Saturday, December 1, 2012

Toward a New American University (some brainstorming)

Recently, as part of a brainstorming exercise, I compiled some of my more practical ideas aiming to transform the American university experience. The goal is to encourage application of knowledge and a smoother transition into the workplace. Here are the core ideas:

Foremost, I believe that the American university should refocus on individual student learning, application, and creative achievement. I would prioritize programs to help students develop the skills and credentials that they need for advancement, while reducing the overall cost to students and their families. In the following summary, I describe changes along the timeline of learning at "my" university...

Many students enter our colleges unprepared for advanced learning, and spend ~1 year on remedial material, delivered at high expense. My approach would incentivize thorough preparation and phase out “College 101.” Students would be required to demonstrate proficiency within their subject matter area, e.g. by entrance exam, if no suitable standardized exam exists. Guided by their results, some students would be prescribed hybrid online/offline, self-paced courses. Thus, my university would phase out large “101” classes, and make it possible for most students to complete formal study at the university in ~3-3.5 years. This would reduce cost substantially.

To help guide them through the academic experience and beyond, students need short-term and long term advising and mentorship. Upon entrance to my university, students would be assigned three kinds of mentors: a faculty major advisor; a senior student colleague in the 3rd year of the same major program; and a recent alumnus. I would also seek to place students within residential colleges with resident advisors and faculty fellows, providing broadly themed academic programs to foster social and teambuilding skills. No student would be able to "hide" in their specialty.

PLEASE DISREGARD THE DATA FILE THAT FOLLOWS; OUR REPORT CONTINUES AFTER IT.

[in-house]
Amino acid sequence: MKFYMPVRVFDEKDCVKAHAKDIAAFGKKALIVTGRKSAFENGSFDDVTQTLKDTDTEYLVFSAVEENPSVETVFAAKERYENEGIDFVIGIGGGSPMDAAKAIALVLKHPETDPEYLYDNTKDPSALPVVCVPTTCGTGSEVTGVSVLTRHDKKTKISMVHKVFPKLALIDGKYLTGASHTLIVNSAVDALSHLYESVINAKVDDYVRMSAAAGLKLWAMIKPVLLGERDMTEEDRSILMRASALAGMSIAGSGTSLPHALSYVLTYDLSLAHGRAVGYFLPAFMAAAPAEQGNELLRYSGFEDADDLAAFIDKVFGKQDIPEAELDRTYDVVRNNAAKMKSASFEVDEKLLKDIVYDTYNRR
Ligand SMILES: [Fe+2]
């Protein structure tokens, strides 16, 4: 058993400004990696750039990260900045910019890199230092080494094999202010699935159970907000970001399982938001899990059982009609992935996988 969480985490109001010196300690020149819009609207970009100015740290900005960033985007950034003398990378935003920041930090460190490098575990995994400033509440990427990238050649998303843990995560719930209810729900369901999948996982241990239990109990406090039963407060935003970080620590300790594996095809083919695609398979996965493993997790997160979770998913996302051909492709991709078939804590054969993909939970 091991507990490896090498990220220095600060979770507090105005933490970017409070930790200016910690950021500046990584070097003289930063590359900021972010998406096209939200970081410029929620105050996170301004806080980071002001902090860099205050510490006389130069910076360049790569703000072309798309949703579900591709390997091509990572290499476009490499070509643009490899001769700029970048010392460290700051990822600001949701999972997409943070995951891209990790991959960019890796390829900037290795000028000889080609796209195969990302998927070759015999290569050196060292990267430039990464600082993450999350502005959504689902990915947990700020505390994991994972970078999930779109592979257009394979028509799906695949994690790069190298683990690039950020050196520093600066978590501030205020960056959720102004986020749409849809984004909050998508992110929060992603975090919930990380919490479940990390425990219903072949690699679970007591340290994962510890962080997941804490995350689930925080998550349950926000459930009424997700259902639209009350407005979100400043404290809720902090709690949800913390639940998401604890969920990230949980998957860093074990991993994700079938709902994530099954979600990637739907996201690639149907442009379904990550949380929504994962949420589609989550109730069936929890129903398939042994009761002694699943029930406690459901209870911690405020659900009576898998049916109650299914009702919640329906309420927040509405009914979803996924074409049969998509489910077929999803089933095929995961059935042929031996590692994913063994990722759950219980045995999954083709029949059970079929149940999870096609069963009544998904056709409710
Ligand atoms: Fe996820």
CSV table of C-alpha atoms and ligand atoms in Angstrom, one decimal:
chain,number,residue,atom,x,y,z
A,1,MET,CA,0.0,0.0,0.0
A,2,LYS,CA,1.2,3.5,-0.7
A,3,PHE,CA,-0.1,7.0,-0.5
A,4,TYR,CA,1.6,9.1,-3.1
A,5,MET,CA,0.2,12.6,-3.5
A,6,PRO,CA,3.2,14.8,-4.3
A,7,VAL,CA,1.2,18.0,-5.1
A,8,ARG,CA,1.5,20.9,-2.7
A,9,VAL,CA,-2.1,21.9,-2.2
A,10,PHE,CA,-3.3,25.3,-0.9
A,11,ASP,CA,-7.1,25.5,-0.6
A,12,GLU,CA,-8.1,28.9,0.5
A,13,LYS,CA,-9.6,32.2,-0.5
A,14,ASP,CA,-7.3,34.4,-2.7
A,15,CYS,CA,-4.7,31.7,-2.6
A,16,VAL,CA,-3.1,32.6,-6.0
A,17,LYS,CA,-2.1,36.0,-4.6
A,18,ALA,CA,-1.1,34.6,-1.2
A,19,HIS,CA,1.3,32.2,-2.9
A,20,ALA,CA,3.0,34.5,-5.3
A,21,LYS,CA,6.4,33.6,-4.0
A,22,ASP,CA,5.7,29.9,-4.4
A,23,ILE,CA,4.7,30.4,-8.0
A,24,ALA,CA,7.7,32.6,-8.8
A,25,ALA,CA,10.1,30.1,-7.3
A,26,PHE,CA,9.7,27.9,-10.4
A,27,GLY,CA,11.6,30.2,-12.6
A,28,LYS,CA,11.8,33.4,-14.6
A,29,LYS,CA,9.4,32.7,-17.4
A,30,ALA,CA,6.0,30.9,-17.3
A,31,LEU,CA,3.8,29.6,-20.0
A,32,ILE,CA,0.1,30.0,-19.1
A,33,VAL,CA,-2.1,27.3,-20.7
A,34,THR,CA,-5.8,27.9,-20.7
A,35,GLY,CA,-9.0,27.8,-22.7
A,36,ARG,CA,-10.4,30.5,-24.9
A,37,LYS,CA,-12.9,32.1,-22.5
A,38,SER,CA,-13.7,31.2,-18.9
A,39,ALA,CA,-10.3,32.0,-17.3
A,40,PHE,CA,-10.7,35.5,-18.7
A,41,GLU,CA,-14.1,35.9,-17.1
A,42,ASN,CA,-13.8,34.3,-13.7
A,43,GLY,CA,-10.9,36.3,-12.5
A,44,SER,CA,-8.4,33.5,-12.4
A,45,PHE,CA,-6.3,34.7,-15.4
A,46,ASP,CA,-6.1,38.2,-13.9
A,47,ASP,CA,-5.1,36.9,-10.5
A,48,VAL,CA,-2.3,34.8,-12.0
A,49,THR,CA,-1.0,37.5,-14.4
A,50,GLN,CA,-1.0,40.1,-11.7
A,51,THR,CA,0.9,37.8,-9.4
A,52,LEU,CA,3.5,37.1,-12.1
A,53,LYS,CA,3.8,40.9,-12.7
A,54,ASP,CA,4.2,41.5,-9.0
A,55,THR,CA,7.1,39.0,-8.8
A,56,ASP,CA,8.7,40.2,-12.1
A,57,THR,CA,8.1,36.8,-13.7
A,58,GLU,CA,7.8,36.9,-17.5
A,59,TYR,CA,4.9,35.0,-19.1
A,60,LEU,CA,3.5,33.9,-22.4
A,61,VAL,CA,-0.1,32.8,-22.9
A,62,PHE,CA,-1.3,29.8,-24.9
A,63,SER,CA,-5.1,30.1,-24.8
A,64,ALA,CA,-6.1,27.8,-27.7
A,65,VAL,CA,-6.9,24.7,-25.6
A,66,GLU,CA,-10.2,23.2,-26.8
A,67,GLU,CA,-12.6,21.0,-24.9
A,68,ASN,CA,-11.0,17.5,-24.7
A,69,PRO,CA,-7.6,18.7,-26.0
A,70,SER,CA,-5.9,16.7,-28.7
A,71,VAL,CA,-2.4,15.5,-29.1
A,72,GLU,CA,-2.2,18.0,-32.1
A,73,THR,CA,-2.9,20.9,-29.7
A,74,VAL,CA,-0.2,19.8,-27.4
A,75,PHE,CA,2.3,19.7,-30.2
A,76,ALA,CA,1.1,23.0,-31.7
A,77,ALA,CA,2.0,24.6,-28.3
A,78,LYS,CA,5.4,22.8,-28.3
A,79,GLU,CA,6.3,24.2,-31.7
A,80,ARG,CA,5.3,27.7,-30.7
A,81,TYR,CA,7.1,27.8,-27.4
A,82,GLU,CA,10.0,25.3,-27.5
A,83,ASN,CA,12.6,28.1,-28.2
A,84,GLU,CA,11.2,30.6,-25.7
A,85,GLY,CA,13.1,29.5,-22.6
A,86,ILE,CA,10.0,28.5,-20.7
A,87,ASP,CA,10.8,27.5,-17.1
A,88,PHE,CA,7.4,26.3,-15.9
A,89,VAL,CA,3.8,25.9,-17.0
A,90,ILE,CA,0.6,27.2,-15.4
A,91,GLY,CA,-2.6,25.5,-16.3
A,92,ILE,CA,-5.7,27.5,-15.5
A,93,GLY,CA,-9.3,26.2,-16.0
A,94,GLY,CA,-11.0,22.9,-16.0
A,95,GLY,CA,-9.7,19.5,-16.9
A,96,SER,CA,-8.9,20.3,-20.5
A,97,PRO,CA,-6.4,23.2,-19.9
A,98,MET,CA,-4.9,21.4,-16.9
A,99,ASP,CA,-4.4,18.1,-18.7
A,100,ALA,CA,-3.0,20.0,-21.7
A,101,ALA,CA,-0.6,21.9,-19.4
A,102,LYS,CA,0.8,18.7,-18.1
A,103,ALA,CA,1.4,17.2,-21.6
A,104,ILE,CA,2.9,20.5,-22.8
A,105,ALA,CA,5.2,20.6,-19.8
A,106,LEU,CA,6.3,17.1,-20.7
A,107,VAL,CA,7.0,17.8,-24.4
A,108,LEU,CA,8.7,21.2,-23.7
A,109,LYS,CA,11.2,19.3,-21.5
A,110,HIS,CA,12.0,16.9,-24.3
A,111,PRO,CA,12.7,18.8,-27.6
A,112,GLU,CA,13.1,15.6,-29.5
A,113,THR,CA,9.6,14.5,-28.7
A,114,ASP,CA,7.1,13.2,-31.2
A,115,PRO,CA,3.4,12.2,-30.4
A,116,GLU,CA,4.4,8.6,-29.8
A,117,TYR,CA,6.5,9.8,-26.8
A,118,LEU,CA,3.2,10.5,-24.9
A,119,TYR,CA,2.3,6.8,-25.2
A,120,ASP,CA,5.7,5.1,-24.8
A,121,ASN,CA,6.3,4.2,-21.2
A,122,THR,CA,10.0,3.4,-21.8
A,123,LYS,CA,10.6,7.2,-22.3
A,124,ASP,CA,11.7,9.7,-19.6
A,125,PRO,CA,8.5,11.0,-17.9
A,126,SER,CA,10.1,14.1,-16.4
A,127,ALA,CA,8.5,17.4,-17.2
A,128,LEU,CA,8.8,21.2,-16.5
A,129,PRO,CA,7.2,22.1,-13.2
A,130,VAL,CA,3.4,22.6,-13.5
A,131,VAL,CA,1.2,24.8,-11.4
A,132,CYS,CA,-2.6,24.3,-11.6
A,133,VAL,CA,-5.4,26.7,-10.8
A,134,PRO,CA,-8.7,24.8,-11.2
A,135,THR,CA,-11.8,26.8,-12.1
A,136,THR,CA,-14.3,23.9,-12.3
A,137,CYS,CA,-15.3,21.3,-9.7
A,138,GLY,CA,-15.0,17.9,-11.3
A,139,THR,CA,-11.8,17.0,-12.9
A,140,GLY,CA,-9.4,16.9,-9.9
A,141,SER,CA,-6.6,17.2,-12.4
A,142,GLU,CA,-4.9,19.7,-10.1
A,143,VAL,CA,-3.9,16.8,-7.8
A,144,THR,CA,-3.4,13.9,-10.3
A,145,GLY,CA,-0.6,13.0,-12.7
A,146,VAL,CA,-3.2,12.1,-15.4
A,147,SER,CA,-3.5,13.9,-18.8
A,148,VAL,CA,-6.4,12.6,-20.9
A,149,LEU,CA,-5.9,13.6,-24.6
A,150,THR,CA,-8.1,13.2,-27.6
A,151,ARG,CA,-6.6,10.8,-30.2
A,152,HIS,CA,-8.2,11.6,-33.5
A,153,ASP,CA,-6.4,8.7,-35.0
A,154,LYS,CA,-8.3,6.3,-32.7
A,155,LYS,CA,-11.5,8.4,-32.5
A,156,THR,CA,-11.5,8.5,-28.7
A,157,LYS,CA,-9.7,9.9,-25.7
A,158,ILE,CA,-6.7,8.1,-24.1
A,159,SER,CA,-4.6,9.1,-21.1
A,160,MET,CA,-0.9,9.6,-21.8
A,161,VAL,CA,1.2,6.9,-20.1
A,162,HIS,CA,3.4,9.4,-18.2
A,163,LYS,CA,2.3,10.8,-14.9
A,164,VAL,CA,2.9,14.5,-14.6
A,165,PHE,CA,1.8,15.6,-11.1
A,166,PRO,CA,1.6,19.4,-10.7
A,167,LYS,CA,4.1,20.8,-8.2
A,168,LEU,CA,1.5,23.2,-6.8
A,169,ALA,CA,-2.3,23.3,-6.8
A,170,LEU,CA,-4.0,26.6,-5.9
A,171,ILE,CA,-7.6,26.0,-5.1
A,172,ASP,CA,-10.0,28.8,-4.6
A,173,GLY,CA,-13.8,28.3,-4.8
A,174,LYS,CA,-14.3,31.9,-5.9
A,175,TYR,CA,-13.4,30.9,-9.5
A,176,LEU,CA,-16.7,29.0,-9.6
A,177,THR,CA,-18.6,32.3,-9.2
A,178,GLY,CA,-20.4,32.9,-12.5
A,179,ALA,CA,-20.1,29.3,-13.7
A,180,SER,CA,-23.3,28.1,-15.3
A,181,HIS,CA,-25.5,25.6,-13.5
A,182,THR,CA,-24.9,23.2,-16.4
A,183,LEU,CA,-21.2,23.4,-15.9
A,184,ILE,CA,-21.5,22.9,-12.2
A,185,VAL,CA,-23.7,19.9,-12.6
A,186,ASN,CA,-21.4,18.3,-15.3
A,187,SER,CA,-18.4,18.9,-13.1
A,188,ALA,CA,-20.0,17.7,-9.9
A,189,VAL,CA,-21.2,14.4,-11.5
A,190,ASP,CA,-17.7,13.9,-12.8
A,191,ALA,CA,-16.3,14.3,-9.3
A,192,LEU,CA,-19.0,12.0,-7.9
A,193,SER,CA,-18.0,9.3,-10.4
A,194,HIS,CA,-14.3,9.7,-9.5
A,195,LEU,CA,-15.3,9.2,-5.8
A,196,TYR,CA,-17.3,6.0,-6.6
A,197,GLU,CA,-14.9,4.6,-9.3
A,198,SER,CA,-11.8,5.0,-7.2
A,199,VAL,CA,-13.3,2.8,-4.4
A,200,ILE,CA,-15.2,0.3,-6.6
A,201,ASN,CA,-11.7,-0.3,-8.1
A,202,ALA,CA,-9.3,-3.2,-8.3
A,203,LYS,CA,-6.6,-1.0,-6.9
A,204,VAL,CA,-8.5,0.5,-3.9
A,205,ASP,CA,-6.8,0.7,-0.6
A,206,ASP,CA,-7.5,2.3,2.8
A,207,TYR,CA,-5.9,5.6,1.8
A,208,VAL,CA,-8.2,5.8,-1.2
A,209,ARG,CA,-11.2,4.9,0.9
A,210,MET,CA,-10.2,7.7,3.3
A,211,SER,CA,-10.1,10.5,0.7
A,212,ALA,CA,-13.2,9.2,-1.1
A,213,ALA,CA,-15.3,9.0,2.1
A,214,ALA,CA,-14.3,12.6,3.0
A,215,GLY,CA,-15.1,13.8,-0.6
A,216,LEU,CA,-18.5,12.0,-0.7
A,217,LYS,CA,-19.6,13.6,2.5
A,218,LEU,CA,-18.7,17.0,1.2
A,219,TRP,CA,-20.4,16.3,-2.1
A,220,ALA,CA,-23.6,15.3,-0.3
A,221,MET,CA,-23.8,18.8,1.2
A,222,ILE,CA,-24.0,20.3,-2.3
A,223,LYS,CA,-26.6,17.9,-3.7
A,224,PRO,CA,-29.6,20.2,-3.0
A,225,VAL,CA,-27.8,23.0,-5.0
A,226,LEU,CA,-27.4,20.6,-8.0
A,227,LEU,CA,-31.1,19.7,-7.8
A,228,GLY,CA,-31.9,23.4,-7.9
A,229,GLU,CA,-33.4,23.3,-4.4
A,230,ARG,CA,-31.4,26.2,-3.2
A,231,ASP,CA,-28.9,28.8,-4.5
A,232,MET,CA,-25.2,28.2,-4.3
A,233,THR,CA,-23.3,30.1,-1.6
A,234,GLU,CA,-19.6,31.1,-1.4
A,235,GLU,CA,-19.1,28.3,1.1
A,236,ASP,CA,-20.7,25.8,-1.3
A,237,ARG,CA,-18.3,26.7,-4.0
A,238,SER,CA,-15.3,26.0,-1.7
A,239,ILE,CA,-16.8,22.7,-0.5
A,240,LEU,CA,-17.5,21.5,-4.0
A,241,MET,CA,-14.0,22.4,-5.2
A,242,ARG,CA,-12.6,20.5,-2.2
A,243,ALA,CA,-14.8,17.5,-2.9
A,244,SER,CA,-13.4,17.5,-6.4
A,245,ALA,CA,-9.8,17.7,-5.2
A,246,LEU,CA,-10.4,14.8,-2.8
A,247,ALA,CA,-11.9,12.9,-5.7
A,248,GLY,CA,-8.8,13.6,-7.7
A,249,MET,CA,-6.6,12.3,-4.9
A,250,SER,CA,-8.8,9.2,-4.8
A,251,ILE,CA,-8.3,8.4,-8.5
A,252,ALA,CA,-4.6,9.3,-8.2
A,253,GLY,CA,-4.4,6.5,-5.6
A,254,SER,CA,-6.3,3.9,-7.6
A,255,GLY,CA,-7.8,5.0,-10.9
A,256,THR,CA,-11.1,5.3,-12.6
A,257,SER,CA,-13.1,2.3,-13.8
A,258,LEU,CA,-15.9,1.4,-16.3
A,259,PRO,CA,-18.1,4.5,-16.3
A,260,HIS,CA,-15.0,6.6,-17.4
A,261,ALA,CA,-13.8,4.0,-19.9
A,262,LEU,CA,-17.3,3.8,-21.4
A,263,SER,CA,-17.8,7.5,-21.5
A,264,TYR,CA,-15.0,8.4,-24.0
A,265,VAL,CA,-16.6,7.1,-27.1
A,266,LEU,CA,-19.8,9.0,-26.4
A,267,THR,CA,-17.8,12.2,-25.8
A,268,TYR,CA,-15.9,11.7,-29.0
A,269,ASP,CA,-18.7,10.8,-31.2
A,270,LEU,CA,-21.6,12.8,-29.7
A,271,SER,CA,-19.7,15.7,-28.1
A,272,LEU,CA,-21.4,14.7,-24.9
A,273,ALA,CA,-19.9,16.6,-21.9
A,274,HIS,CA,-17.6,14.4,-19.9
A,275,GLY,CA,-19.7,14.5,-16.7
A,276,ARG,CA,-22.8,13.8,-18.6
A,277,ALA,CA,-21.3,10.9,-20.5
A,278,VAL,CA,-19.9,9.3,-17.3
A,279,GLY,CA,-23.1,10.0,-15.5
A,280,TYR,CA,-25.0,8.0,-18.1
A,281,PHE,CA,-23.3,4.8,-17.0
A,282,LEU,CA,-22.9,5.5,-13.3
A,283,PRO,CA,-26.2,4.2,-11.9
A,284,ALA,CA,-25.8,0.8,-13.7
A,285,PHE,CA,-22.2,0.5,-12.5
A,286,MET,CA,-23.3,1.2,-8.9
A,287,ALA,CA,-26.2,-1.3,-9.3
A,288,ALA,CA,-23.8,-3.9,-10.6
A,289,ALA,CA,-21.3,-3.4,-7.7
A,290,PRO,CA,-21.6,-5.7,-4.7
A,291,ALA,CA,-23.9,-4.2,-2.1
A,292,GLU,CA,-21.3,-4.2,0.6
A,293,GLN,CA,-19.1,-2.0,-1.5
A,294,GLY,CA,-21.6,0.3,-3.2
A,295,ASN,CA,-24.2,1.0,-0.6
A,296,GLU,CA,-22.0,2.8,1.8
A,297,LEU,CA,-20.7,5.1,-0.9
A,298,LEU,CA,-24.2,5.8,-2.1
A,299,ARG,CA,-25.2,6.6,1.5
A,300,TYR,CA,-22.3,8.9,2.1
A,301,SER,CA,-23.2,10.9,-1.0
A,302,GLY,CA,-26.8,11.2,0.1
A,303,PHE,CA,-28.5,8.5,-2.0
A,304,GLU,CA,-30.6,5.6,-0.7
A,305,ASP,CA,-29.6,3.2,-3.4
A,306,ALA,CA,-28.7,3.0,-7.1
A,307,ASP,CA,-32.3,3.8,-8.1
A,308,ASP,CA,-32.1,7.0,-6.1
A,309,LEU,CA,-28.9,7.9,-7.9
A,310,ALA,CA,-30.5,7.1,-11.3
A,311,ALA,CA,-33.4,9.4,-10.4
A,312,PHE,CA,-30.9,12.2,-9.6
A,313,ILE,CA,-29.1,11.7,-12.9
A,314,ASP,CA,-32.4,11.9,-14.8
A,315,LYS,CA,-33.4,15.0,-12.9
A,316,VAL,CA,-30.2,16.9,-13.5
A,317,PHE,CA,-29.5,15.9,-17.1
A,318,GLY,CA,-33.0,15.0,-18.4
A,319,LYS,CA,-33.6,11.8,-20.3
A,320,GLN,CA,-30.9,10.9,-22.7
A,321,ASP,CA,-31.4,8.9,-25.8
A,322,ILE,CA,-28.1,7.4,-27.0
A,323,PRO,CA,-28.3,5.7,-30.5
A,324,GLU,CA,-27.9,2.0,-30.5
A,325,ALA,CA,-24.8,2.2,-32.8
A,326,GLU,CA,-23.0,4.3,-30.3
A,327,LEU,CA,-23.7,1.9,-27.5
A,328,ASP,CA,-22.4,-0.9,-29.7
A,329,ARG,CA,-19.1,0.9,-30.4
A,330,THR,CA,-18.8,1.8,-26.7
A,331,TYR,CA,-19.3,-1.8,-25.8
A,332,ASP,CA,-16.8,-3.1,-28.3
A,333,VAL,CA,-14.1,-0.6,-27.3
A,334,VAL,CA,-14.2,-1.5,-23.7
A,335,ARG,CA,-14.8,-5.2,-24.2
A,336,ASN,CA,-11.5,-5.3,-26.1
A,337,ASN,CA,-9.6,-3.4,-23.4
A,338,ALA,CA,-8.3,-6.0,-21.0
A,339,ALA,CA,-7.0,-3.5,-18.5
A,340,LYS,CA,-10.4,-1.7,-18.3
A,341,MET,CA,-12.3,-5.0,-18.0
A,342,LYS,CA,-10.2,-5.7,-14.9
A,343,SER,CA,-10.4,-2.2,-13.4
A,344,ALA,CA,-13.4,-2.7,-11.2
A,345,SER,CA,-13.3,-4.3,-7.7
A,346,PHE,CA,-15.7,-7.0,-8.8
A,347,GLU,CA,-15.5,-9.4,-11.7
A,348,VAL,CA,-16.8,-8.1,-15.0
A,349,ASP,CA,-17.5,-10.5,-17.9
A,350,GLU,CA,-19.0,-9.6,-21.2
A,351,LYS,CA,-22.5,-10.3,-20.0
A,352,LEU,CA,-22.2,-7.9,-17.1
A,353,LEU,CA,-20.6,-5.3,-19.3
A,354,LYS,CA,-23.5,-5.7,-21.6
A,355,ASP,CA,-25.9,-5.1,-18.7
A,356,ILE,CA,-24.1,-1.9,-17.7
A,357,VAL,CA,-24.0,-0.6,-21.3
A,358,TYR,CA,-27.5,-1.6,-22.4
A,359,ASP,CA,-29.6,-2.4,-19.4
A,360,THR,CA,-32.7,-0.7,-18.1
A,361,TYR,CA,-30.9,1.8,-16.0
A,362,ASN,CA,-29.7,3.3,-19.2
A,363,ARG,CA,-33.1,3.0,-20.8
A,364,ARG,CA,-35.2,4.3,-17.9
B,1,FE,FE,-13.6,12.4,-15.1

My university would emphasize experiences that allow students to distinguish themselves. General studies courses would be phased out, in favor of infusing major curriculum with material designed to improve students’ intellectual breadth. For example, students aiming to complete a major in science would encounter history of science, philosophy of science, and scientific writing coursework, rather than curriculum tangential to their interests. This is, I believe, key to reinvigorating the liberal arts approach. Breadth, yes; distraction, no.

Conventional A/B/C/+/- course grades would be abandoned in favor of a far simpler system with three kinds of grades: Pass with Distinction, Pass, and Fail. This system would be designed to eliminate grade inflation and simplify the grading process, while still rewarding distinction.

Completion of a summer practicum would be required of all students, and the university would develop the appropriate matchmaking facilities. Depending on the student’s major, this practicum could consist of assistance to a faculty member, an internship at a company or agency, or work in a research lab, etc. Students would receive credit for the internship via participation in a seminar during the subsequent semester.

An undergraduate thesis would be required of all students, as a means to ensure that they develop and improve written and oral communication skills. The thesis project would consist of ~1 year of research and should demonstrate a synthetic, creative achievement- not merely a book report. The final document would be placed on permanent record as a publication of the university and would bear the student’s final, cumulative grade.

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